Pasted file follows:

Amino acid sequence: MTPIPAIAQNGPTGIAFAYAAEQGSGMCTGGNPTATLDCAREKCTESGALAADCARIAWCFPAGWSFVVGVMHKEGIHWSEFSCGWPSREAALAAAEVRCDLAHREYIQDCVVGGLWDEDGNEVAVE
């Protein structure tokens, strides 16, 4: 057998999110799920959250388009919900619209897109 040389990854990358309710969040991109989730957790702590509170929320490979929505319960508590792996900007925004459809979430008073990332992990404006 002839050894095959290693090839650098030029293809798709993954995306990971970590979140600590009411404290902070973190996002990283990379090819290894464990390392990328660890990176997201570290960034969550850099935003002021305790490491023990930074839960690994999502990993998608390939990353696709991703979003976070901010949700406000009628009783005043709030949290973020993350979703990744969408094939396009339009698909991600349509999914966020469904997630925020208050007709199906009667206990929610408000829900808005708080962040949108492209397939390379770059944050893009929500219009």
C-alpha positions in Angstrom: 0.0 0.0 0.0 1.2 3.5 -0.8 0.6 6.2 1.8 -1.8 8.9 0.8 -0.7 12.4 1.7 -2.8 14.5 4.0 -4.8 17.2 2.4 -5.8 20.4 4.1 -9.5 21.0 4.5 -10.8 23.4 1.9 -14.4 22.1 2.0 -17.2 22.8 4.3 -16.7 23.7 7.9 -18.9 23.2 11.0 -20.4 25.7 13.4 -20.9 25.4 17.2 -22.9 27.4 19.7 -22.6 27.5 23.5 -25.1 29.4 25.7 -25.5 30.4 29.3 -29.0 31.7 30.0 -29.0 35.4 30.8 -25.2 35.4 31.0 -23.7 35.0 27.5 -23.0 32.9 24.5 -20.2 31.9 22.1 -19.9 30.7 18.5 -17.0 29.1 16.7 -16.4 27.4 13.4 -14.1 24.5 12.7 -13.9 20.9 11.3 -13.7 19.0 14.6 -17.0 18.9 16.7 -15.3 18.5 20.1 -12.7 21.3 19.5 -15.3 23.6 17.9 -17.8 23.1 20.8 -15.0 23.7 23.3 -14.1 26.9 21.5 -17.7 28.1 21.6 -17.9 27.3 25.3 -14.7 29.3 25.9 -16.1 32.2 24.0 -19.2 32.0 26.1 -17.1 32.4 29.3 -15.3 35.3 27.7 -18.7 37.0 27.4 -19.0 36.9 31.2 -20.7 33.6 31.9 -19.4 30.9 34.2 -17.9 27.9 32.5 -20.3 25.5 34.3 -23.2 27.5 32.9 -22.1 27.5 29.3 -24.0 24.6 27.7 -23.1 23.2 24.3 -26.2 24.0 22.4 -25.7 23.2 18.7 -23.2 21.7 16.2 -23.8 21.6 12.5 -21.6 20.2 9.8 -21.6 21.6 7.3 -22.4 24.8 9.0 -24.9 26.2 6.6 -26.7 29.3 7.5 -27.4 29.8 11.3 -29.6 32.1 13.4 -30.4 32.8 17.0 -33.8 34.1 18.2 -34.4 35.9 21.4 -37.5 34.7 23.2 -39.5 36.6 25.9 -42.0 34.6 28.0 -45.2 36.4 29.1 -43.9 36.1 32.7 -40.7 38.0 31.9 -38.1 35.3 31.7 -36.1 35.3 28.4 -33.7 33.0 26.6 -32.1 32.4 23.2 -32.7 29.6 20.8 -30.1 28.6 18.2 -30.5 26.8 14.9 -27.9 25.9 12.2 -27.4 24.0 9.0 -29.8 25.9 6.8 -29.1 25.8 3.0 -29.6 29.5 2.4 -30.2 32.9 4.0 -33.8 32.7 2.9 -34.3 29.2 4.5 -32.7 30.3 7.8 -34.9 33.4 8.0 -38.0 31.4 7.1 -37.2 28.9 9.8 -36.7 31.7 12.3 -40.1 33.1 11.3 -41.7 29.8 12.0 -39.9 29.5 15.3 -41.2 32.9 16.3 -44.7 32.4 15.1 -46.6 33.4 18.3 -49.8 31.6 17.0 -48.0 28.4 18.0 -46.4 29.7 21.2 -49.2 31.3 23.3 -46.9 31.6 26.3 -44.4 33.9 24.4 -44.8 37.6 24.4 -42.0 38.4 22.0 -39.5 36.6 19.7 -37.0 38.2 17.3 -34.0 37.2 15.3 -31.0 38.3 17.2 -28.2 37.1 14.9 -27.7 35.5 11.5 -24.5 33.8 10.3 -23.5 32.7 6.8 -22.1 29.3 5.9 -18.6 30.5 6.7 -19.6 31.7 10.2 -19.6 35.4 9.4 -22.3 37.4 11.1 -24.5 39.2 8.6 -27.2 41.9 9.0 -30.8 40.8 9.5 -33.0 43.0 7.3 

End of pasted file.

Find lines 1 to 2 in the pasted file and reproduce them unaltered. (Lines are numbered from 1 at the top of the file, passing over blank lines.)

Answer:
Amino acid sequence: MTPIPAIAQNGPTGIAFAYAAEQGSGMCTGGNPTATLDCAREKCTESGALAADCARIAWCFPAGWSFVVGVMHKEGIHWSEFSCGWPSREAALAAAEVRCDLAHREYIQDCVVGGLWDEDGNEVAVE
């Protein structure tokens, strides 16, 4: 057998999110799920959250388009919900619209897109 040389990854990358309710969040991109989730957790702590509170929320490979929505319960508590792996900007925004459809979430008073990332992990404006 002839050894095959290693090839650098030029293809798709993954995306990971970590979140600590009411404290902070973190996002990283990379090819290894464990390392990328660890990176997201570290960034969550850099935003002021305790490491023990930074839960690994999502990993998608390939990353696709991703979003976070901010949700406000009628009783005043709030949290973020993350979703990744969408094939396009339009698909991600349509999914966020469904997630925020208050007709199906009667206990929610408000829900808005708080962040949108492209397939390379770059944050893009929500219009």